Ben Jonson preferred stately, measured cadences. Between 1601 and 1607, Shakespeare’s verbal choices take on a restless, even frenetic quality. He knows how to unearth them and seems driven to mine deeper linguistic veins. By the time he wrote Coriolanus, around 1607, he had written over 30 plays. He pulls back some, trims his style — almost, but not quite, to a Jonsonian degree — and makes his source carry much of the load.
Caroline Spurgeon, one of his most insightful commentators, says that when Shakespeare wrote with his “imagination at white heat,” his dominating images often sprang uncoaxed from his unconscious. A subject triggered surprises, especially when he was riffing. Like well-trained Stratford grammar-schoolers, he begins a speech with a topic sentence; then he ad libs for several lines, sometimes with excessive verbiage — Jonson did have a point — but often with brilliance.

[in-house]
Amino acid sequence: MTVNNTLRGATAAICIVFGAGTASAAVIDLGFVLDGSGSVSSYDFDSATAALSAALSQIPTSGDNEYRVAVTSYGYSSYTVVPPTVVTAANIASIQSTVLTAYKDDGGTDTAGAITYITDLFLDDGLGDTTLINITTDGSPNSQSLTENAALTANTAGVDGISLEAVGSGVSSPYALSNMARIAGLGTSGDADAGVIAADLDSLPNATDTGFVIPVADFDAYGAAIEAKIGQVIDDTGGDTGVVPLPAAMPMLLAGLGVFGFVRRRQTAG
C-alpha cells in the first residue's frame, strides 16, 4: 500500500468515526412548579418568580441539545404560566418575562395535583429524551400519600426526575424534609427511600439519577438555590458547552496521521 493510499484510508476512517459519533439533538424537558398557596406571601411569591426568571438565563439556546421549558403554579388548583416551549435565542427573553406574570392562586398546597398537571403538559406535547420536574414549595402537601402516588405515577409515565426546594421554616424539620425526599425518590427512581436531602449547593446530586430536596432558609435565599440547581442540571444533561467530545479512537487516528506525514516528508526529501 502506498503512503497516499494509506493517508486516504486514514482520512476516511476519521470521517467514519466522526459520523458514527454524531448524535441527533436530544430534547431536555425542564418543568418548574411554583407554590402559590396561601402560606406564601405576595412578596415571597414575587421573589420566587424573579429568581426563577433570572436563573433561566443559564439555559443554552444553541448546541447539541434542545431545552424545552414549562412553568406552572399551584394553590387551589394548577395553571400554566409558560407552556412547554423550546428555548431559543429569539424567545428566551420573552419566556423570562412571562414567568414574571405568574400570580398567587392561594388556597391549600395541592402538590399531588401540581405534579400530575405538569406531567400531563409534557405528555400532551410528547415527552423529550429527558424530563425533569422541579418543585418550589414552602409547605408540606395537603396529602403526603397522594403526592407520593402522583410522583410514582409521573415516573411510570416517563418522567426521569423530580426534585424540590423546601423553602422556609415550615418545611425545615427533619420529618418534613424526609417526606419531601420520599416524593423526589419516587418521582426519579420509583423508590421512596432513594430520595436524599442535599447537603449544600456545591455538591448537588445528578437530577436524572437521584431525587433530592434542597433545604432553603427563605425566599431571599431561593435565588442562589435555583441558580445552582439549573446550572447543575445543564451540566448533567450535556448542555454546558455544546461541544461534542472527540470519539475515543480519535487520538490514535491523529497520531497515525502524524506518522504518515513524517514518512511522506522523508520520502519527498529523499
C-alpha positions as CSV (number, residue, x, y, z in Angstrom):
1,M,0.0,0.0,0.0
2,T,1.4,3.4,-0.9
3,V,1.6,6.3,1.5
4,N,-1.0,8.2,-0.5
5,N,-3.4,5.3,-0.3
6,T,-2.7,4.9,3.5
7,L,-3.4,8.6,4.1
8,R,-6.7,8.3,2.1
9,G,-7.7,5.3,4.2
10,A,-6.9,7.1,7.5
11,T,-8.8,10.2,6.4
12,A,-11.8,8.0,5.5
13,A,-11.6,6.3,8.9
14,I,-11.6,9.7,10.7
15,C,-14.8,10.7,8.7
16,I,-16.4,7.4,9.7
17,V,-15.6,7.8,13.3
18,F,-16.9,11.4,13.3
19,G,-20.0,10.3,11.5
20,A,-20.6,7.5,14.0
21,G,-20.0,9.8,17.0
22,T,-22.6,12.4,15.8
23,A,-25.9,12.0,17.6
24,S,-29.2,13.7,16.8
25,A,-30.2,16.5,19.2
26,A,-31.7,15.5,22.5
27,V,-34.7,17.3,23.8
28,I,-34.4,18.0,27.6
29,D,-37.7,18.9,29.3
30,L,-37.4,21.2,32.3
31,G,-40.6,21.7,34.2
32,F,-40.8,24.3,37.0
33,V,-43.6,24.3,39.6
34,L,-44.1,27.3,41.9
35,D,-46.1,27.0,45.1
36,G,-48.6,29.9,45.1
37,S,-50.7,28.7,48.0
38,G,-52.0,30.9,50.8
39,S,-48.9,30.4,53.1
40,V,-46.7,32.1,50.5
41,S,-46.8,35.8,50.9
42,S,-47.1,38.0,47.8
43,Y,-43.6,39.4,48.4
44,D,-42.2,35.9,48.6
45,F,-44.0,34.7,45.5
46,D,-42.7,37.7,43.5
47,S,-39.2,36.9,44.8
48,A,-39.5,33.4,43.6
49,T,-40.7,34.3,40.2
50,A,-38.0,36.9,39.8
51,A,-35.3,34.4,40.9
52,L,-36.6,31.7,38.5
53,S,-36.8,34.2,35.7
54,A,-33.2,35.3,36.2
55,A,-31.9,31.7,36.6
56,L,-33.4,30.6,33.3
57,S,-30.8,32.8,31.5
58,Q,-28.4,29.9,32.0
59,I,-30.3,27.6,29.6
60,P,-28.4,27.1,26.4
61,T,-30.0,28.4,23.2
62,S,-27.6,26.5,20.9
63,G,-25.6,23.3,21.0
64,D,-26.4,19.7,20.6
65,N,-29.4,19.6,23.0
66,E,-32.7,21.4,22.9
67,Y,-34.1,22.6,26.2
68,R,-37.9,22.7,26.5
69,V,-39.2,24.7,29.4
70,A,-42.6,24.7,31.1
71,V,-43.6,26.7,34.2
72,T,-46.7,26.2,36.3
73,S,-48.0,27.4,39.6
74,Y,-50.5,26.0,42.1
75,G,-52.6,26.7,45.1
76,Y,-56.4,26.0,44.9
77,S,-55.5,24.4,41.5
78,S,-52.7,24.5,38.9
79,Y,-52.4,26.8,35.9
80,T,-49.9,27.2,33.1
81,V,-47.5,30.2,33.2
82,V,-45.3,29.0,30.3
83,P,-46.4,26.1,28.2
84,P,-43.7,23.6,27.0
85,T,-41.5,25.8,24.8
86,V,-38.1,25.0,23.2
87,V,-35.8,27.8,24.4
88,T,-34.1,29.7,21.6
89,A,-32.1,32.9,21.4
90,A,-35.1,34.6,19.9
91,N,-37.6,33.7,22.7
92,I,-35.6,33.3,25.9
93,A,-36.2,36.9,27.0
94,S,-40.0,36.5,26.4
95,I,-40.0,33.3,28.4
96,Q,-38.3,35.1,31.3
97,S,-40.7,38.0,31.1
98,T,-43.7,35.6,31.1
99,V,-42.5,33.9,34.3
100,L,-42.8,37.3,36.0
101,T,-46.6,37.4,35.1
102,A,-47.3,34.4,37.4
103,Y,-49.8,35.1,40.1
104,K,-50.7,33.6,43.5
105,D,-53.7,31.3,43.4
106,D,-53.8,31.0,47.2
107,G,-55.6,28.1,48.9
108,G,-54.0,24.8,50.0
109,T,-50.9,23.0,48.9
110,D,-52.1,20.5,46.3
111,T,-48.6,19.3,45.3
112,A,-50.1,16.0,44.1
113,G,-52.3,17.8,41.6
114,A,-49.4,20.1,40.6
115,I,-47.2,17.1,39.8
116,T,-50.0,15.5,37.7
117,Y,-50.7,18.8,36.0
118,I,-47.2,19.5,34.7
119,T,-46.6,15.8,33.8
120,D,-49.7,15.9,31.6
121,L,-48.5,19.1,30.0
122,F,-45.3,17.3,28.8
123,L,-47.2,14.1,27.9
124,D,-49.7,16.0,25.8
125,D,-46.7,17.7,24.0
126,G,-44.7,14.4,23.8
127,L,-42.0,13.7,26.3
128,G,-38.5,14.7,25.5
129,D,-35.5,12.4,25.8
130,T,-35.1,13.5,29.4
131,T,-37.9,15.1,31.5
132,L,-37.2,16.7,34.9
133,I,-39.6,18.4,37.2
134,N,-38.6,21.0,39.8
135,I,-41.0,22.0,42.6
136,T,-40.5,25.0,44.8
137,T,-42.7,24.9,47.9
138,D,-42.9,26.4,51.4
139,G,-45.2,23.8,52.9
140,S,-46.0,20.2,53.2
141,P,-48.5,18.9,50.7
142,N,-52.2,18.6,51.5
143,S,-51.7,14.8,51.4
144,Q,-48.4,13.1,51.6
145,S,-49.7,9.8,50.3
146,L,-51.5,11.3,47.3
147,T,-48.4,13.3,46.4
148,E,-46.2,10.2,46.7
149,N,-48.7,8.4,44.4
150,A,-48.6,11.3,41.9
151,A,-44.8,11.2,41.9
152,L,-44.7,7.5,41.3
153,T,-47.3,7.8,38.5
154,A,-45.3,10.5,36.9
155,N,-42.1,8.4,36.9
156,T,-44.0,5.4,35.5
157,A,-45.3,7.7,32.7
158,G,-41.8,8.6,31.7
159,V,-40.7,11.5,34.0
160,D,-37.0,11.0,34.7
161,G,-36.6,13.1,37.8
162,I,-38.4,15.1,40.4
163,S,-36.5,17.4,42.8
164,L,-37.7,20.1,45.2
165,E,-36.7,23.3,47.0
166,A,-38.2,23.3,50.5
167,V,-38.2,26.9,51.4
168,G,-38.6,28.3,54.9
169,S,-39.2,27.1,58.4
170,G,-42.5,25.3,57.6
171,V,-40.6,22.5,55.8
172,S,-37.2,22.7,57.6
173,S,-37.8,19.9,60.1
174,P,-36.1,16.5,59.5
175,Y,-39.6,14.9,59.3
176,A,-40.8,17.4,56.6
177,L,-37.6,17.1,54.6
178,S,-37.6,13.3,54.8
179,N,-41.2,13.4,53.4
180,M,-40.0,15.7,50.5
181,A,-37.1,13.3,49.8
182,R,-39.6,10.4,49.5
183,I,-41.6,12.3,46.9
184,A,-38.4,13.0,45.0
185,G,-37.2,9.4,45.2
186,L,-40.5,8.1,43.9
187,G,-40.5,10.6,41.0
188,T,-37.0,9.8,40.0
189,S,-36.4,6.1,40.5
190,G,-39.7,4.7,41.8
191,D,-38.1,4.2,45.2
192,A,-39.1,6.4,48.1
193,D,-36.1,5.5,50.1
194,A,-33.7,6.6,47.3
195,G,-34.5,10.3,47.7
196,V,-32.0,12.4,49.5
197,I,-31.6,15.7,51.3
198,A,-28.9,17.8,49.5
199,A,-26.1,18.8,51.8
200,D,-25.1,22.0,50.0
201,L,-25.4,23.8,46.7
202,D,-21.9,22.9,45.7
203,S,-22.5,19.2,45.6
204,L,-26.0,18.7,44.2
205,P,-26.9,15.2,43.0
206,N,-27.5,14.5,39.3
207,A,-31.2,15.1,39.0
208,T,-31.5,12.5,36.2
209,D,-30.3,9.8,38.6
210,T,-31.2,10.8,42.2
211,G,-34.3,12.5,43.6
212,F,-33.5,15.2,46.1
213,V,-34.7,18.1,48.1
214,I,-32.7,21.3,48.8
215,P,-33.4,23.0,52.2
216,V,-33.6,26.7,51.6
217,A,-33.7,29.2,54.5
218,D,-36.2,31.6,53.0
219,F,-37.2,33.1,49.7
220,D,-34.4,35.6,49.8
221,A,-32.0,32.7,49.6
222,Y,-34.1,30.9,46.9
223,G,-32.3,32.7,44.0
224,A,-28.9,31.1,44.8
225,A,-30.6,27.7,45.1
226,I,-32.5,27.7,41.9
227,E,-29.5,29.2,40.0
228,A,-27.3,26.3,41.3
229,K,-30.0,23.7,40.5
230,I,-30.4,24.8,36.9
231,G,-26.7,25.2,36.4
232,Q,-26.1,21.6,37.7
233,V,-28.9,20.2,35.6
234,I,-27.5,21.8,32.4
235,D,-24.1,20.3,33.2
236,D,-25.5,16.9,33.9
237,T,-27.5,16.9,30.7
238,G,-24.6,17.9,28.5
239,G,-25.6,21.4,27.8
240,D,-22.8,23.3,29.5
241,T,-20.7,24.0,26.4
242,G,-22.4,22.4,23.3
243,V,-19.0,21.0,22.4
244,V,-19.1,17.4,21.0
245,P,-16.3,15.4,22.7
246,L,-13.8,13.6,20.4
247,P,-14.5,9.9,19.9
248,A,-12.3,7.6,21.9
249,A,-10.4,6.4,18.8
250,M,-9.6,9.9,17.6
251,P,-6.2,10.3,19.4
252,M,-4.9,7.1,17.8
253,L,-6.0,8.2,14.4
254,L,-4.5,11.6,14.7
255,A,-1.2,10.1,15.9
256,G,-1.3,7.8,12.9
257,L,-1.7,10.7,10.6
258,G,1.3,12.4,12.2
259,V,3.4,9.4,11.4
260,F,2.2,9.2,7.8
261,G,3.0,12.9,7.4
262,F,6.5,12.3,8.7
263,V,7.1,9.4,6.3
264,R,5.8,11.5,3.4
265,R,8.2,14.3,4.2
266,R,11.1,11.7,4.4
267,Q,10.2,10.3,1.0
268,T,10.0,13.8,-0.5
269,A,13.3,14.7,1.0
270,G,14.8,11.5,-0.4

Although penned at less than “white hot” speed, Coriolanus has a touch that must have come from deep within. After the victory that gave him his name, Coriolanus asks a favor of the Consul Cominius. A wealthy old Volscian friend has been taken prisoner. North: “It would do me great pleasure if I could save him from this one danger, to keep him from being a slave.” When his comrades hear this sentiment — one of the few he displays — they praise Coriolanus all the more, and the man goes free.
Shakespeare makes two changes. The wealthy friend becomes a poor man. When Cominius assents to the request, he asks the man’s name, Coriolanus stops, responds: “By Jupiter! forgot!/I am weary; yea, my memory is tired./Have you no wine here?” And they stroll off-stage.
How he performed this alchemy, how he stored and tapped into his inner lexicon — and kept his inner editor muzzled — are what made him Shakespeare.